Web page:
TIJUANA, MEXICO - SEPTEMBER 25: Immigrant activists pray at the U.S.-Mexico border fence on September 25, 2016 in Tijuana, Mexico. The U.S. Border Patrol opens the park on the American side in San Diego on weekends to meet through the fence with family and friends through the fence at Tijuana. The park is one of the few places on the 2,000-mile border where separated families are allowed to meet. (Photo by John Moore/Getty Images)
TIJUANA, MEXICO - SEPTEMBER 25: Maria Rodriguez Torres, 70, embraces a grandchild after seeing her other grandchildren for the first time through the U.S.-Mexico border fence on September 25, 2016 in Tijuana, Mexico. She had traveled with family members from Mexico City to see her grandchildren through the fence at 'Friendship Park.' The U.S. Border Patrol opens the park on the American side on weekends to meet through the fence with family and friends through the fence at Tijuana. The park is one of the few places on the 2,000-mile border where separated families are allowed to meet. (Photo by John Moore/Getty Images)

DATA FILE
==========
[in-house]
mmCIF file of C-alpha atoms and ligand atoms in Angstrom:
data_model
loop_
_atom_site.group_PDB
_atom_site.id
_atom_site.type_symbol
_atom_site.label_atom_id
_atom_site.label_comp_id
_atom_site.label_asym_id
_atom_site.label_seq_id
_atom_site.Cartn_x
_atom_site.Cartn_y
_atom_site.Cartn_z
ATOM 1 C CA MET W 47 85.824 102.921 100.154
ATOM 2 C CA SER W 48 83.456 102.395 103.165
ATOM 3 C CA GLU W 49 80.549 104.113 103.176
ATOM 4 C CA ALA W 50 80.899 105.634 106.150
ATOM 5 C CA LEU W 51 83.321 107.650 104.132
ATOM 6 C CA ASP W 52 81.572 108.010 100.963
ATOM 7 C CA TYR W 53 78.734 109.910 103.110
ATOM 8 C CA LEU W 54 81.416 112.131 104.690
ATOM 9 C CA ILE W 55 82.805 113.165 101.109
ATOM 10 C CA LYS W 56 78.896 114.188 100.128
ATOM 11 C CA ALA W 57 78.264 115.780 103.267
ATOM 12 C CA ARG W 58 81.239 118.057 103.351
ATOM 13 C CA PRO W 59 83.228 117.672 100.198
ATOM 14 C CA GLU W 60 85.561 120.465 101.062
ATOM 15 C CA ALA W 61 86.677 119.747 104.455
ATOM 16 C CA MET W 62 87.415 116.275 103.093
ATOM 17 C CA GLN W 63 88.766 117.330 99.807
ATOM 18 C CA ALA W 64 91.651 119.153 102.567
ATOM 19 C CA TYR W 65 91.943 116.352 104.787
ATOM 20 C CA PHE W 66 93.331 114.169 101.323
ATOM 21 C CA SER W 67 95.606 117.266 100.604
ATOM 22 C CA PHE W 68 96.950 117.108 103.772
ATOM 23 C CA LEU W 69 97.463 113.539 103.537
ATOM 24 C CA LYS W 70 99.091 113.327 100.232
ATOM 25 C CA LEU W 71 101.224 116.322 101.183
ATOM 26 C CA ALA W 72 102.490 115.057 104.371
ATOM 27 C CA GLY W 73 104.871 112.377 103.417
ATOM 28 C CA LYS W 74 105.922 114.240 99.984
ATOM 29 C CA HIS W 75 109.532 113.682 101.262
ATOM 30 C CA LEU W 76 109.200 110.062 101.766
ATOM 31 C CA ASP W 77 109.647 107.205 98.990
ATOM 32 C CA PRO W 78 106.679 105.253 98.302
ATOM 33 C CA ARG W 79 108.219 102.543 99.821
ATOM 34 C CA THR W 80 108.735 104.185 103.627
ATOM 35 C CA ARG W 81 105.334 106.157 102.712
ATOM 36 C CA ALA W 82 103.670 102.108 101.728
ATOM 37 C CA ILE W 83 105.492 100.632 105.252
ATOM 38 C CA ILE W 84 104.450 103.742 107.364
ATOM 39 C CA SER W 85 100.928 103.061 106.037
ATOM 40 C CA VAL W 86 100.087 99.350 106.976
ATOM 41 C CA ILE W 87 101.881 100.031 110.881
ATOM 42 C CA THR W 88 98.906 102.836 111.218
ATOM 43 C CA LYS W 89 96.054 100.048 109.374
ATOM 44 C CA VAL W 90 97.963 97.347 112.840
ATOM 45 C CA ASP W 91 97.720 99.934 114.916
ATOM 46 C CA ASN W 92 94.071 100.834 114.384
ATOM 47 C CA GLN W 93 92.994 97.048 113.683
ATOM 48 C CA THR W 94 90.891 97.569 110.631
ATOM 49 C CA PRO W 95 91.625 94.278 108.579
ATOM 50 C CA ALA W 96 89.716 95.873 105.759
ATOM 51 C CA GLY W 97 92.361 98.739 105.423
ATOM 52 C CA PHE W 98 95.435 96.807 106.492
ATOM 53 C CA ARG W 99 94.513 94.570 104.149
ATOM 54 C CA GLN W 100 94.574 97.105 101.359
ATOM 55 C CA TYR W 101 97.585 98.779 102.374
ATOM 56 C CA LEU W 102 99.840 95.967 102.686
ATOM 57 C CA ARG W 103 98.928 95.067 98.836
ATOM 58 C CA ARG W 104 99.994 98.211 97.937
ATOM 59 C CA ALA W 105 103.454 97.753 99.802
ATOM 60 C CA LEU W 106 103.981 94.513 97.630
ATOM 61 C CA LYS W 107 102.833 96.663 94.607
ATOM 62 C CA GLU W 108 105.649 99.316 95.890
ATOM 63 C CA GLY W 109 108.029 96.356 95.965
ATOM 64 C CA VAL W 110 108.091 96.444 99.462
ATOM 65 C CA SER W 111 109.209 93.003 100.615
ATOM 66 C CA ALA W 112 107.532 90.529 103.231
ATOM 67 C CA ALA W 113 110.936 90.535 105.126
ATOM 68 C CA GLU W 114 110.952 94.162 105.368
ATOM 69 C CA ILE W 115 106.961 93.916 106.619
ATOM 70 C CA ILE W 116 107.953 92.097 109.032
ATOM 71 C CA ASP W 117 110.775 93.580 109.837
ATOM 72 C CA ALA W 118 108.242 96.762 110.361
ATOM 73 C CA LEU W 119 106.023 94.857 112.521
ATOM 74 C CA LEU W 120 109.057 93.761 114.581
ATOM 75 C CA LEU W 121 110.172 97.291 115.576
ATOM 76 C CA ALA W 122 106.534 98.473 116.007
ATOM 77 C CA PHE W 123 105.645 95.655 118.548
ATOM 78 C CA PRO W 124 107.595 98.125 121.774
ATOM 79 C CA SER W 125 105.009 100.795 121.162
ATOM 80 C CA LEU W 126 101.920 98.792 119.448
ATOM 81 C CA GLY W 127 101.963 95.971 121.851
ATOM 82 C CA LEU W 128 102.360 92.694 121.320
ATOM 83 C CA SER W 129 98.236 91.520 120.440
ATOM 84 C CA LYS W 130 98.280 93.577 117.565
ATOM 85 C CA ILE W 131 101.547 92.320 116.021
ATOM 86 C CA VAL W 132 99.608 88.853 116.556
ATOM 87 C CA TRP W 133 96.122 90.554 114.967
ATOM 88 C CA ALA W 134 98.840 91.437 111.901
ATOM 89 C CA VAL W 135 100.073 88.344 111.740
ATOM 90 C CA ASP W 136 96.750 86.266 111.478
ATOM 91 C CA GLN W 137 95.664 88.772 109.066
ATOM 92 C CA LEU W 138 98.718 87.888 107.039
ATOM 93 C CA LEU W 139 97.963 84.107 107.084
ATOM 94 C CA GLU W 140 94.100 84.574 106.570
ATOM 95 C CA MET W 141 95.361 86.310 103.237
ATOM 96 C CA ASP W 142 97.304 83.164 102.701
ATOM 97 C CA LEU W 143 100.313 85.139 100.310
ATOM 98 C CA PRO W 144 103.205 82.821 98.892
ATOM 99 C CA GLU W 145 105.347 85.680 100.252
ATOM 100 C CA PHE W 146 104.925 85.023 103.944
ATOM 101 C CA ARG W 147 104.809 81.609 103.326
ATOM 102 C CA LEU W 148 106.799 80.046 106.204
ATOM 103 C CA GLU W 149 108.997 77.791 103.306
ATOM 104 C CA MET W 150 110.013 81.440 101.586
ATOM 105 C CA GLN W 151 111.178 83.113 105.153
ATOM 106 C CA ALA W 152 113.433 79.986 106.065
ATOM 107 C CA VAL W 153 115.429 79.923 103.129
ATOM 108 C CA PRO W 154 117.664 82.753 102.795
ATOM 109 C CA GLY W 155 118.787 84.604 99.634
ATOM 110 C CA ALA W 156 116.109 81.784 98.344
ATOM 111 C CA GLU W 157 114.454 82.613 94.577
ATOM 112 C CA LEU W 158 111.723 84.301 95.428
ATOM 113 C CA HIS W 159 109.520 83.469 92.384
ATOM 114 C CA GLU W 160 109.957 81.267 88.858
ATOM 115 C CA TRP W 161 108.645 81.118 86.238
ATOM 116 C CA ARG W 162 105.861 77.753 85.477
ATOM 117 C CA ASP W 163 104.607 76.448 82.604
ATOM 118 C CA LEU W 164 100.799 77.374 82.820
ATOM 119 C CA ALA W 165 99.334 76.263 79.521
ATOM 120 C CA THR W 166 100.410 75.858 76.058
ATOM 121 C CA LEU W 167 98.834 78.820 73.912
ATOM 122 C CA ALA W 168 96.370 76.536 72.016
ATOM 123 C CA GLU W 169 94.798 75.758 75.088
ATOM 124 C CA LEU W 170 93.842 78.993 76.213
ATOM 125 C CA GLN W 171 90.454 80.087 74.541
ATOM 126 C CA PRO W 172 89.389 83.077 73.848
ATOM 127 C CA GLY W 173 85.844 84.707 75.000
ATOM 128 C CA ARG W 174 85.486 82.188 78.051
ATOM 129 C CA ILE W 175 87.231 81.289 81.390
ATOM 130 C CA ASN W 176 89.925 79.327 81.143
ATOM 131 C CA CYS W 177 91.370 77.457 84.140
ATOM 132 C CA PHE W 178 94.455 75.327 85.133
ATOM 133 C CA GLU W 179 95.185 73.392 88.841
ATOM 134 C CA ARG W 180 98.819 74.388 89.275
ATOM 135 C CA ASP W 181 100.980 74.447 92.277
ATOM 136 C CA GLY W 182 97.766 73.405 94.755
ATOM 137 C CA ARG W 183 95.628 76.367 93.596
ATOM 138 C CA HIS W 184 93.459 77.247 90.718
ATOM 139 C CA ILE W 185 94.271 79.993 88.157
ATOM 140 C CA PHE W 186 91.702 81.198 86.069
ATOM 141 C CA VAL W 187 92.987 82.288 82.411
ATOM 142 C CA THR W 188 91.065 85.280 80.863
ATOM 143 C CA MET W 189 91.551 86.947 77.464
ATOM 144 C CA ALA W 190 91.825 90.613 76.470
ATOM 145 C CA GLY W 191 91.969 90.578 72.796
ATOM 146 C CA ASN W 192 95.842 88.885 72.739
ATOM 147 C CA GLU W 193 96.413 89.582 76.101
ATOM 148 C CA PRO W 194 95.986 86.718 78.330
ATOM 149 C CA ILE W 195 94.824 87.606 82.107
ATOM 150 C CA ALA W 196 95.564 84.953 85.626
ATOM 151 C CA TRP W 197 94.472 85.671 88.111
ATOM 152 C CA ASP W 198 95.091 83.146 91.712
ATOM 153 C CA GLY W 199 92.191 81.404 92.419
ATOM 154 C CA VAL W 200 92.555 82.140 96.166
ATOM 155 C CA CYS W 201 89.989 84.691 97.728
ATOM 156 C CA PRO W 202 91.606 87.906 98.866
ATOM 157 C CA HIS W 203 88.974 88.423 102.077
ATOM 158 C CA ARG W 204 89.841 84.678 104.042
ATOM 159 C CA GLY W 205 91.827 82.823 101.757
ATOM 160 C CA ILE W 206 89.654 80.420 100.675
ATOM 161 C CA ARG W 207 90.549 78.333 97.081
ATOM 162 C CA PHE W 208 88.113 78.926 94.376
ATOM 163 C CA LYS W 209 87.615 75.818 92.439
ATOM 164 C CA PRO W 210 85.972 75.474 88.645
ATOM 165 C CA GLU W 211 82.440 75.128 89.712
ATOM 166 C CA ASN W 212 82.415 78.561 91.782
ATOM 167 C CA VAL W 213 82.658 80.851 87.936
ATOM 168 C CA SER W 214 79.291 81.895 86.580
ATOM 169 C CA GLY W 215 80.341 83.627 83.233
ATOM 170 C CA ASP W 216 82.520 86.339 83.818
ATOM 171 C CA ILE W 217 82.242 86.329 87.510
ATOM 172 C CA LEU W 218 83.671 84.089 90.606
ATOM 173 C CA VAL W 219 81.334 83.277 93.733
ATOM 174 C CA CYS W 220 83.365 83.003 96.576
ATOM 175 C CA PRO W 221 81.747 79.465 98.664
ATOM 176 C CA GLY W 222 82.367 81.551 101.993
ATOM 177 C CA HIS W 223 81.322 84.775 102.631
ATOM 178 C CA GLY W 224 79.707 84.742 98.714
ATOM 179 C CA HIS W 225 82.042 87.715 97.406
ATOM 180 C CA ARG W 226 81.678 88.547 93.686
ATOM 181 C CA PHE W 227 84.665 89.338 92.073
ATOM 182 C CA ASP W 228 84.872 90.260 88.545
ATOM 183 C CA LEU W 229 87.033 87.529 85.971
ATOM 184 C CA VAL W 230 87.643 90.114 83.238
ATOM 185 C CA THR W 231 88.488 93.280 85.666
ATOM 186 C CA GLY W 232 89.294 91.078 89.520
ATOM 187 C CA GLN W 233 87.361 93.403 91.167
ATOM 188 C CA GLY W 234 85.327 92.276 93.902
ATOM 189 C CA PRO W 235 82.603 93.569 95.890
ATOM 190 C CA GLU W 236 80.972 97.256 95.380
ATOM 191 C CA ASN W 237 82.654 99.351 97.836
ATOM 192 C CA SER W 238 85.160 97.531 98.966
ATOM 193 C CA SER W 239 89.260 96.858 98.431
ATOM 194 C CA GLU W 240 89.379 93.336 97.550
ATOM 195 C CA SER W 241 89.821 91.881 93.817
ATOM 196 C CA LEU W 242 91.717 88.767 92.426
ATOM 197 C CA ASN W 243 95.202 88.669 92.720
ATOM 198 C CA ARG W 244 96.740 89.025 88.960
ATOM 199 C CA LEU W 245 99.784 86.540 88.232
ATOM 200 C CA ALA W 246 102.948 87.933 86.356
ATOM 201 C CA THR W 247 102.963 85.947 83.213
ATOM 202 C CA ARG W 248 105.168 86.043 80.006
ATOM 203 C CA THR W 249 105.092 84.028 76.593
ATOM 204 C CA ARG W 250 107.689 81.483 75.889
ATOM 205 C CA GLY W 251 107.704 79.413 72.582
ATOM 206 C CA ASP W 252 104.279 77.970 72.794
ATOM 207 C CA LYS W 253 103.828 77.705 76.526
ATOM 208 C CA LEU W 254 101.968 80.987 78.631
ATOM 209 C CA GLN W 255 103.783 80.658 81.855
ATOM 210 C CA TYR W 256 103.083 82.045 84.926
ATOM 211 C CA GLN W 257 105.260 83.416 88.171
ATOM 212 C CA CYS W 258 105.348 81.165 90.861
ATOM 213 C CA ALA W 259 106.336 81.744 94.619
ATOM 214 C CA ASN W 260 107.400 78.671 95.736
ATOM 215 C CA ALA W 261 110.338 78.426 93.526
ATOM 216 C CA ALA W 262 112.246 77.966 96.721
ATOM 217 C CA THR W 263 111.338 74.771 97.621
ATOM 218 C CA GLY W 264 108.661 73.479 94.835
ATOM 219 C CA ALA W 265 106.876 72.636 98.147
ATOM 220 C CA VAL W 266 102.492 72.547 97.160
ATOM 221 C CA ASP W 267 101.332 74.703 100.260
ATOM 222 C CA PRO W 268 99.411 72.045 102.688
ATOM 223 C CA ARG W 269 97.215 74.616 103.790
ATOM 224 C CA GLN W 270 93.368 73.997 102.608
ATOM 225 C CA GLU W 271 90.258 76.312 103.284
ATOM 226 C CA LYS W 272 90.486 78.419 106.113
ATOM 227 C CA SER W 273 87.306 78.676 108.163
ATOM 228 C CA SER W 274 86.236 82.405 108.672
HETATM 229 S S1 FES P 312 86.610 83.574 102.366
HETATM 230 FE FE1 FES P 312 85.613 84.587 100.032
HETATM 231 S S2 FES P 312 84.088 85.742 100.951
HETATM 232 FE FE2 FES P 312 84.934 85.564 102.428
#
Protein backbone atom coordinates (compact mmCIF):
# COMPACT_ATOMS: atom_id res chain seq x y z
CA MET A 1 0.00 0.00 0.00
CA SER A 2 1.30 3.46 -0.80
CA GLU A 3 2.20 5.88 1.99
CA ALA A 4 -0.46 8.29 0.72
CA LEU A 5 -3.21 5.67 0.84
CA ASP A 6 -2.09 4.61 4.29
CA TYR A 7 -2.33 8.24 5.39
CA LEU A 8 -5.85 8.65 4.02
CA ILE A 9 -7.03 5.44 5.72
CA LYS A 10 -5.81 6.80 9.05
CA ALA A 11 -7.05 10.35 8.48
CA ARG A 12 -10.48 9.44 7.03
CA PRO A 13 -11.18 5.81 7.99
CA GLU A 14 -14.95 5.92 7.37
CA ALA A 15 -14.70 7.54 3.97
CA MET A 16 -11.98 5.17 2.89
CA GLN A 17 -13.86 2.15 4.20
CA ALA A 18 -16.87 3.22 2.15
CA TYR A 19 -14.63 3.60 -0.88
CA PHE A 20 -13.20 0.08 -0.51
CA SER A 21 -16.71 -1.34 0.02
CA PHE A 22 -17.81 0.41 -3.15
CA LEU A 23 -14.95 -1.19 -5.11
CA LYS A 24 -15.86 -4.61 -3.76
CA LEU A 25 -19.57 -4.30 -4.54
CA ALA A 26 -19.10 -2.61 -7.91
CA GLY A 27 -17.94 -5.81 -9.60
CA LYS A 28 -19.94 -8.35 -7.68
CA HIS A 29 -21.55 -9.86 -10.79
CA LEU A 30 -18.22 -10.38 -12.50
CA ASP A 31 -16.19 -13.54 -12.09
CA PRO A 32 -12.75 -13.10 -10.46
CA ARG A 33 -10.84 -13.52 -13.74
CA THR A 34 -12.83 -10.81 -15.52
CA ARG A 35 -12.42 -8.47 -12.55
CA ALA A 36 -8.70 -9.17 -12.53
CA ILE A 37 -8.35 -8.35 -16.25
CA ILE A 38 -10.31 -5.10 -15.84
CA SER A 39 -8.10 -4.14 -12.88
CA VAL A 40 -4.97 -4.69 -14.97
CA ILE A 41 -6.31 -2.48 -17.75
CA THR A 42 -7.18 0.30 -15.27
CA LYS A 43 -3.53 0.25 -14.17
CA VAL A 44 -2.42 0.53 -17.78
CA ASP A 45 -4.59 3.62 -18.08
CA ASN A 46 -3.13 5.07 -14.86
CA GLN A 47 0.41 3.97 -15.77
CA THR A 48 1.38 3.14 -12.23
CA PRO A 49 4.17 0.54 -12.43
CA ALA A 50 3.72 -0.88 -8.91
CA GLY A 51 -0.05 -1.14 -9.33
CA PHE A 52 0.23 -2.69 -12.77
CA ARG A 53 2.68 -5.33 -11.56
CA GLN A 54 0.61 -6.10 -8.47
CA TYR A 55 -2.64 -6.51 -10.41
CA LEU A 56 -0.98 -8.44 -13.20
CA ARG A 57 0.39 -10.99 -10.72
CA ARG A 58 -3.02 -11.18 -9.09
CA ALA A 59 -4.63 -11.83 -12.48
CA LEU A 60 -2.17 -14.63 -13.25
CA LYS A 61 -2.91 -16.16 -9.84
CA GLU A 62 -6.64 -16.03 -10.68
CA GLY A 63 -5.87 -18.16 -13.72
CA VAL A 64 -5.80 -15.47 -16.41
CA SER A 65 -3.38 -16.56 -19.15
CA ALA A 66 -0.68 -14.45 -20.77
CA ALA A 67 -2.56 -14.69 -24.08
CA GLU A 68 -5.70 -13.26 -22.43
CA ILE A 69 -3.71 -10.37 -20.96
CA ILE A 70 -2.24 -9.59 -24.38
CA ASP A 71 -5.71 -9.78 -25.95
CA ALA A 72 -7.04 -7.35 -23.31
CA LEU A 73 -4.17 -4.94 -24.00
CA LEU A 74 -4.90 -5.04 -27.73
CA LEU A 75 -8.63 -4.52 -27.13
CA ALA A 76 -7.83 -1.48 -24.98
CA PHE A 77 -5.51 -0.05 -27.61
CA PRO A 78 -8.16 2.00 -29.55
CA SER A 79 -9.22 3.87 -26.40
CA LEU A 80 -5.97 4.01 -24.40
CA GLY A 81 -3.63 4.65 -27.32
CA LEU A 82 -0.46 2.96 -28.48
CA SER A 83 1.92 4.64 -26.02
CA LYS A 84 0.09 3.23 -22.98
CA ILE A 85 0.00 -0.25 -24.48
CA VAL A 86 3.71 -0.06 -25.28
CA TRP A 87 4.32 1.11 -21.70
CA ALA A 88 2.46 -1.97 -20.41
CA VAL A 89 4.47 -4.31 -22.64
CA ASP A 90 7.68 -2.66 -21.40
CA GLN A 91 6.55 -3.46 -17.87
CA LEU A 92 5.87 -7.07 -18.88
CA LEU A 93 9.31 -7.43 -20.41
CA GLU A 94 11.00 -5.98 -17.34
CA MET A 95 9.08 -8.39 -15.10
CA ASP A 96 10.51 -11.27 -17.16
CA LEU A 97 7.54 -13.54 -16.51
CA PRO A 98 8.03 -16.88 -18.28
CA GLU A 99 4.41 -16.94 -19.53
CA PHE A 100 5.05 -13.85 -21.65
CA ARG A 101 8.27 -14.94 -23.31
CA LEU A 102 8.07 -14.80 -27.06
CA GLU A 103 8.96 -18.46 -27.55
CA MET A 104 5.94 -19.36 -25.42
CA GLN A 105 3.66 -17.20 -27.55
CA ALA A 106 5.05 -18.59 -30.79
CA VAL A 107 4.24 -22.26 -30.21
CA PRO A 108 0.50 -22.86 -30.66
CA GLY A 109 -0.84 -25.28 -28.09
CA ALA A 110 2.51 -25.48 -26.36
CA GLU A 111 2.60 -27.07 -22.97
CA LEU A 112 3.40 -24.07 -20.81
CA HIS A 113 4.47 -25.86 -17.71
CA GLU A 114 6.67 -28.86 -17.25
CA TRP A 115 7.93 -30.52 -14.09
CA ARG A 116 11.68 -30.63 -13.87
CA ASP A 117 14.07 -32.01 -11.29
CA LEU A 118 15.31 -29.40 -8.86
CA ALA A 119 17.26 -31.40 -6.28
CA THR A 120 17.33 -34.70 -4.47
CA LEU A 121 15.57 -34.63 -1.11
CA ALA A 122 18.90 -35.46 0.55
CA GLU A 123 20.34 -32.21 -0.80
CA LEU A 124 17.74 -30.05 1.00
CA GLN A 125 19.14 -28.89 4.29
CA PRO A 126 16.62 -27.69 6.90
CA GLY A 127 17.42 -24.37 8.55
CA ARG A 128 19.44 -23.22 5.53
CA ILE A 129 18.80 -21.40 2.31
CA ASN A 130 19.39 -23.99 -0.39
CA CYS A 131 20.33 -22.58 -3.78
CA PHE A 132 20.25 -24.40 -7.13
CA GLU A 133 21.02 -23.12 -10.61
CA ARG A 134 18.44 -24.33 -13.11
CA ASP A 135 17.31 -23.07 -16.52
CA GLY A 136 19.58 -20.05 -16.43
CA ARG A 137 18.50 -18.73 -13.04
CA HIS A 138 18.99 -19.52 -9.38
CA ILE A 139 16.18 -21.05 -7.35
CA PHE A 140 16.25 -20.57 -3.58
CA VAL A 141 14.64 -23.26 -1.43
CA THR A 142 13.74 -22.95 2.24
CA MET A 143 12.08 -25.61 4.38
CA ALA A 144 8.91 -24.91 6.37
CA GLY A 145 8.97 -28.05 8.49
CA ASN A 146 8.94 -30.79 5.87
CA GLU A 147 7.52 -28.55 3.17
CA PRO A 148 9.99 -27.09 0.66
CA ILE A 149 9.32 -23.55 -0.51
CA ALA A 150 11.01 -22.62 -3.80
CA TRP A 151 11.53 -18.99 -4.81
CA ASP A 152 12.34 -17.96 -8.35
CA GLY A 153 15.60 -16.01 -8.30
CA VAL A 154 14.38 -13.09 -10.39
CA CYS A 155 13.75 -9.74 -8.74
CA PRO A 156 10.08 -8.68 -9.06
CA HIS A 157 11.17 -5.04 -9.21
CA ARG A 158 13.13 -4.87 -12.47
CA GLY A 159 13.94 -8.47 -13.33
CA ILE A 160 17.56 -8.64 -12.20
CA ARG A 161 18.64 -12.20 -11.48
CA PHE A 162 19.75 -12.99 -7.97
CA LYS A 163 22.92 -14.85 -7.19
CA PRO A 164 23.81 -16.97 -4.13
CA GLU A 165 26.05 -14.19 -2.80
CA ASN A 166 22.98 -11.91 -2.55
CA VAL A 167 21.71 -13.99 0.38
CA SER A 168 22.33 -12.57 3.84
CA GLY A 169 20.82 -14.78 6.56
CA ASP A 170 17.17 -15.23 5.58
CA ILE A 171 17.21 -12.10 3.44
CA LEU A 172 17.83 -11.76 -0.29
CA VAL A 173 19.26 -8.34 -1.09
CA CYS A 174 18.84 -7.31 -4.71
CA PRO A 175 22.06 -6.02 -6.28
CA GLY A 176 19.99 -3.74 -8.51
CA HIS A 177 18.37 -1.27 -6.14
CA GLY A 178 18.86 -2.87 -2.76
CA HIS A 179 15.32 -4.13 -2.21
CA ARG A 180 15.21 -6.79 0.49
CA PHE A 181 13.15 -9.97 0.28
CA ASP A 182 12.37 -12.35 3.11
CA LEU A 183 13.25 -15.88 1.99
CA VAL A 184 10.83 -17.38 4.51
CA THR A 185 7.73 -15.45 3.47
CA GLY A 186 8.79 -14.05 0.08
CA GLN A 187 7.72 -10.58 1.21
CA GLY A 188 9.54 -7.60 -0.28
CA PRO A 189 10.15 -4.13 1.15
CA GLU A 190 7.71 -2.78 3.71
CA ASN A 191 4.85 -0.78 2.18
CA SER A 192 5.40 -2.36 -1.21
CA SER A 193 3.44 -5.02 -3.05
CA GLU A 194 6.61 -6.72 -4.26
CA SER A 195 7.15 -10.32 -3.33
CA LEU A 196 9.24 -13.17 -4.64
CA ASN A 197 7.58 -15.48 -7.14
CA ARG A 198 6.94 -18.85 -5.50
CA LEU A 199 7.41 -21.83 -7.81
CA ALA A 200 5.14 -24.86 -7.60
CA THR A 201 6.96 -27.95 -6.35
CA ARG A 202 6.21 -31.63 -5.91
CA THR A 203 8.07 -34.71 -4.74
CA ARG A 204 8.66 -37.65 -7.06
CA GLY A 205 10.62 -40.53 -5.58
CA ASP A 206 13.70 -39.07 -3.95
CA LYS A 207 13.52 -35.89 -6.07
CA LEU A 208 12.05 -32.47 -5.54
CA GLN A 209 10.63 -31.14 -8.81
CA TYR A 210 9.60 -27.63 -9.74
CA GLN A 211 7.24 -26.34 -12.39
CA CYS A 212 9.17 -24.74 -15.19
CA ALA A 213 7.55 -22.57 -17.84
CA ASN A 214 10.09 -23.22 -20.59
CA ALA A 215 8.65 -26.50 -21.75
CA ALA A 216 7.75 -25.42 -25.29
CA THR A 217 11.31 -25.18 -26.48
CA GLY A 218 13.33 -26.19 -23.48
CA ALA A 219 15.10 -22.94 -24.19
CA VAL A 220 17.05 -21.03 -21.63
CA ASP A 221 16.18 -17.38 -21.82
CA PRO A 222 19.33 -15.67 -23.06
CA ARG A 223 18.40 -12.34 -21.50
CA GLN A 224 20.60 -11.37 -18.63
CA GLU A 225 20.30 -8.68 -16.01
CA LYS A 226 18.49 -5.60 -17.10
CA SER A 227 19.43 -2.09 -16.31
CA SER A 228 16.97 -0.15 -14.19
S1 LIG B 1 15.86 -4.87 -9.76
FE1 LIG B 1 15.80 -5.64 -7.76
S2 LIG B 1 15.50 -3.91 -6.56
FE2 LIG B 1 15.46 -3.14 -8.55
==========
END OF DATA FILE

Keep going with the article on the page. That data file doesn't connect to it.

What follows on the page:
JACAMBA HOT SPRINGS, CA - SEPTEMBER 26: Residents line up to receive free food at mobile food pantry near the U.S.-Mexico border on September 26, 2016 in Jacamba Hot Springs, California. The Feeding America truck delivers to the border town's needy residents twice a month. (Photo by John Moore/Getty Images)
JACAMBA HOT SPRINGS, CA - SEPTEMBER 26: A U.S. Border Patrol vehicle stands guard along the U.S.-Mexico border fence on September 26, 2016 in Jacamba Hot Springs, California. (Photo by John Moore/Getty Images)